When you make a $135 million film, you need to fill theaters, and Master and Commander has no female characters, no space-age gadgetry, and only two big battle scenes. But this high-seas adventure has one big asset that towers over everything — Russell Crowe.
Hollywood has been trying to make big-screen versions of Patrick O'Brian's wildly popular seafaring novels. But Master and Commander: The Far Side of the World languished in studio development hell for years.
Waterborne movies like Titanic are expensive to make. And wash-ups like the disastrous Waterworld have turned producers into landlubbers. But Crowe, 39, in his first film since A Beautiful Mind, quickly turned the tide.
A woman appears on screen in just one fleeting scene in this 140-minute film. But Hollywood is confident Crowe has the good looks and Oscar-winning credibility to attract women and older viewers. And while the script is aimed at a more sophisticated audience than the average caffeine-driven action flick, younger audiences are likely to sign on for the voyage as the Gladiator star battles on the high seas.
Crowe, however, thinks the film is less of a risk than producers believe, especially behind the strength of director Peter Weir, the filmmaker who gave us The Truman Show, Dead Poets Society, The Mosquito Coast and Witness.
"If you look at the breakdown of the percentage of people who actually read O'Brian's books, there's a surprisingly large percentage of women," Crowe says.
"For me, I look at it like this: Is Peter Weir going to make a fantastic movie, something that will be held up to, you know, the greatest of cinematic adventures? And I thought that it would be. I mean I never concern myself with the commerciality of the movies."
Still, with his Oscar-nominated turn in A Beautiful Mind and a string of high-grossing movies following L.A. Confidential, Crowe is on an undeniable hot streak. He won the best actor Oscar for 2000's Gladiator, and may have only lost out for A Beautiful Mind the next year because of his Hollywood bad-boy reputation.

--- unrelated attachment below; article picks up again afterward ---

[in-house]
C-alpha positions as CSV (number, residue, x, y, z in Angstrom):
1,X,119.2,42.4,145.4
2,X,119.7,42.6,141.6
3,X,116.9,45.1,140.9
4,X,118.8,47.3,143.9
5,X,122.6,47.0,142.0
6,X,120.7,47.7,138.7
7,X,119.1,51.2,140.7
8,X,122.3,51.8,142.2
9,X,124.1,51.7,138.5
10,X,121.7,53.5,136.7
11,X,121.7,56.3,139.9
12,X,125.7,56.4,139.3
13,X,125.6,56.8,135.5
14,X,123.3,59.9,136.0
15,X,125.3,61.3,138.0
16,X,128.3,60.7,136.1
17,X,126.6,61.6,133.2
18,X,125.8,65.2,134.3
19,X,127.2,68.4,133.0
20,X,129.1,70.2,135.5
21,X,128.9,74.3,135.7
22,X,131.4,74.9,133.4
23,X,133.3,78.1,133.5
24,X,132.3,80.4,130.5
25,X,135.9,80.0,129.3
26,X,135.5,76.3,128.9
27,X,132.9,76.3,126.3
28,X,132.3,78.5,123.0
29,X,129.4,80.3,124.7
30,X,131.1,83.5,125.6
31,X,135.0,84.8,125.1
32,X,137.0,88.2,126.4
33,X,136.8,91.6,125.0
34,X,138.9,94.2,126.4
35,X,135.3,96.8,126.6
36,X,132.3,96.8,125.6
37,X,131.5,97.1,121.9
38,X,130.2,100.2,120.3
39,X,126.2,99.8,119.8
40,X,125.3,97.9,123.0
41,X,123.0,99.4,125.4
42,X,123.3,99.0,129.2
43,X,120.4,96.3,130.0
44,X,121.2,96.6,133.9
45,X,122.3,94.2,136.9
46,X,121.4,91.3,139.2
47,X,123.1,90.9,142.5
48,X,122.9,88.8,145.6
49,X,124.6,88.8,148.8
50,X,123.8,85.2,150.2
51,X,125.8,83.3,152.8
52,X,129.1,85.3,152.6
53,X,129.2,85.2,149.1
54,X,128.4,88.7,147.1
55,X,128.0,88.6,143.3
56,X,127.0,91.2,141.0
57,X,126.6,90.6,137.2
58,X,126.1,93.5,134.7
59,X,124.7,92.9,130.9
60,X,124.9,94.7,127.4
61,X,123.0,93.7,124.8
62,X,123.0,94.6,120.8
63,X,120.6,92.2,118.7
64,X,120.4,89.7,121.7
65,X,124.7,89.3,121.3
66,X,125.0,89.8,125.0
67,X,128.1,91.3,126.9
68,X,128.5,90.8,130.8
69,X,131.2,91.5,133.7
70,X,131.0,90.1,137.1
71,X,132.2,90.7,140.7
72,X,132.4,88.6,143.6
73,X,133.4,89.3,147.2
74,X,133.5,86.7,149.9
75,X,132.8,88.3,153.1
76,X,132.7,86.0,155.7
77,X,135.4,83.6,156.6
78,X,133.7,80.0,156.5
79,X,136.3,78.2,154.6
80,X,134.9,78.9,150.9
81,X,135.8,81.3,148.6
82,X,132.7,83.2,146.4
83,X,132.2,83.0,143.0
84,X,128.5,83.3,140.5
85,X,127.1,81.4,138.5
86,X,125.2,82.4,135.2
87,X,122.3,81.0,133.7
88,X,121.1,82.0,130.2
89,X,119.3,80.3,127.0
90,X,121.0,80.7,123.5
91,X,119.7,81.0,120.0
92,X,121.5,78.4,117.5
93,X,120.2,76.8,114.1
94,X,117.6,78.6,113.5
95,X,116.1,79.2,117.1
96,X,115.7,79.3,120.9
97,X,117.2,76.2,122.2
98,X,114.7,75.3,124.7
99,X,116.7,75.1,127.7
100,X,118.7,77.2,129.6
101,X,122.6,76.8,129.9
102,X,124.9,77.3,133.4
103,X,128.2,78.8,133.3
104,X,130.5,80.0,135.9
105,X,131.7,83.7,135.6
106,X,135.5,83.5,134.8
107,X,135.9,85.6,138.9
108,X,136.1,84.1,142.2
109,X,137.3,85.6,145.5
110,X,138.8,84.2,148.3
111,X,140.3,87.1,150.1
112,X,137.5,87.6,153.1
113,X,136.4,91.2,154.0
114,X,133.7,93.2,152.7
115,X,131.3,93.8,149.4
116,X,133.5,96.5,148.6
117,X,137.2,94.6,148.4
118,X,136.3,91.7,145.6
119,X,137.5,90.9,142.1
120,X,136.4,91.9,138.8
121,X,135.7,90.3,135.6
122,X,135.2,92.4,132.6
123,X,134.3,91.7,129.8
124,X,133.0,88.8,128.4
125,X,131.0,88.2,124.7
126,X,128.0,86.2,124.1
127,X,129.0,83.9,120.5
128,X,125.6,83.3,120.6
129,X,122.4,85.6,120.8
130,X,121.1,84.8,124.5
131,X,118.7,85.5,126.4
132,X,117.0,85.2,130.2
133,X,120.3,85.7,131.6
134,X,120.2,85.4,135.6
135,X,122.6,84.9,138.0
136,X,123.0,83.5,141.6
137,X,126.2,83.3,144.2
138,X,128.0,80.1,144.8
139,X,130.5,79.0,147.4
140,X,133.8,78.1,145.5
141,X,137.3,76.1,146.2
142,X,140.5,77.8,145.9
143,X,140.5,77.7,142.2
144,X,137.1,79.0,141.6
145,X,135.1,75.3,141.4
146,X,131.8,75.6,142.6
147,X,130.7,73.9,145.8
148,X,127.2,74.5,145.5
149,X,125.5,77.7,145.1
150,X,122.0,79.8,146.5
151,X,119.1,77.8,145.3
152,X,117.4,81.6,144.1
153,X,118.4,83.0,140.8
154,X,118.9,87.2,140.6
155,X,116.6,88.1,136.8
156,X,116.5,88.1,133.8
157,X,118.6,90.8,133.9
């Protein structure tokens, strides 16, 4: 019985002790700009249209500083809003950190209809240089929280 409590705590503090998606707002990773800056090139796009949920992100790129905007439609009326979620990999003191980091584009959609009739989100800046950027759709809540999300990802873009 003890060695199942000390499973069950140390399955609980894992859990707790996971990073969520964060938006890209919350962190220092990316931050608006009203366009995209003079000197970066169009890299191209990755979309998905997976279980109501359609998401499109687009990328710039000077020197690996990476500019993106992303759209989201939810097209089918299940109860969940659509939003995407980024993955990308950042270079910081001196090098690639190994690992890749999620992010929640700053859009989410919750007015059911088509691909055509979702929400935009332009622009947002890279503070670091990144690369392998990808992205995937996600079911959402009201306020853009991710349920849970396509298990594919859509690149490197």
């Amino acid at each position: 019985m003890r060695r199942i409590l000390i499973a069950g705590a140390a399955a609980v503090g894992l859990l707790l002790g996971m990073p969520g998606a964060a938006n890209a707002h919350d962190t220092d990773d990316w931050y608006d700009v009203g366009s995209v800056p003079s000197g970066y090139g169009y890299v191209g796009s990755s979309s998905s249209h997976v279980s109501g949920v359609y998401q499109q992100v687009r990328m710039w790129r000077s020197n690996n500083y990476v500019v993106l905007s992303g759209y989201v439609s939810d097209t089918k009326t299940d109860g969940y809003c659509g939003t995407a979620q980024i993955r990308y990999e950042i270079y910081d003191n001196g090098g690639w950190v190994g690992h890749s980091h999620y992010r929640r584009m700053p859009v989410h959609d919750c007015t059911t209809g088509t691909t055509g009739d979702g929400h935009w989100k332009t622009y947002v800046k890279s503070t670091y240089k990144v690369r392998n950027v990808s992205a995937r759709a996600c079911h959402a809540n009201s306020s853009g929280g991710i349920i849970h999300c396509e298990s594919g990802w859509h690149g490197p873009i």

Real War’s a Kid Game In Master and Commander, Crow is "Lucky Jack" Aubrey, captain of the HMS Surprise, a British tall ship sailing off the coast of Brazil in 1805 when it is suddenly attacked by a French privateer and left crippled.
Cannonballs rip through the fog as Crowe strides across the wooden deck, vowing revenge, though his crew of able seamen are hardly as confident, and they are hardly even men. Many sailors are just 12 years old, not uncommon in the British Navy at the time of the Napoleonic Wars. They've got enough to deal with, having to eat chow squirming with vermin.
For reflection, Capt. Jack turns primarily to ship's doctor Stephen Maturin, portrayed by Paul Bettany, who played Crowe's imaginary roommate in A Beautiful Mind. The relationship of their characters in Mind film couldn't be further apart, and yet much of the new film hinges on the relationship between the two sailors.
Much of the staggering $135 million budget was devoted to buying a vintage three-masted wooden frigate and renting the same 6.5-acre water tank used for the filming of Titanic. In nearly every scene, you can feel the pitch of a rolling sea, giving this film a realistic feel unlike classic high-seas adventures.
Amid the threat becoming seasick from the special effects, audiences must also pick up on the nautical jargon that permeates O'Brian's novels. "You have to reach a balance," Crowe says.
"You can't have all the conversations completely riddled with jargon. However, to replace that with easily understood words is to then desecrate the period and the books and the whole reason for doing it in the first place."
Crowe on Board With Chickens With the new, nautical vocabulary, audiences will get a picture of 19th-century sailing life that they never saw in The Caine Mutiny or even this summer's Pirates of the Caribbean. The dirty ship holds a goat and chicken, to supply eggs and milk, and you can almost smell the stench of this floating barnyard.
Perhaps you pick up a thing or two about history, making such a movie. But playing a gladiator only teaches you so much about ancient Rome. Now, playing a sea captain, even in a more ambitious role, hardly serves as a college degree in history.
"It's movie knowledge, you know? You spend X amount of time becoming an expert on something," Crowe says. "But as soon as you've done the last shot, you throw it all away."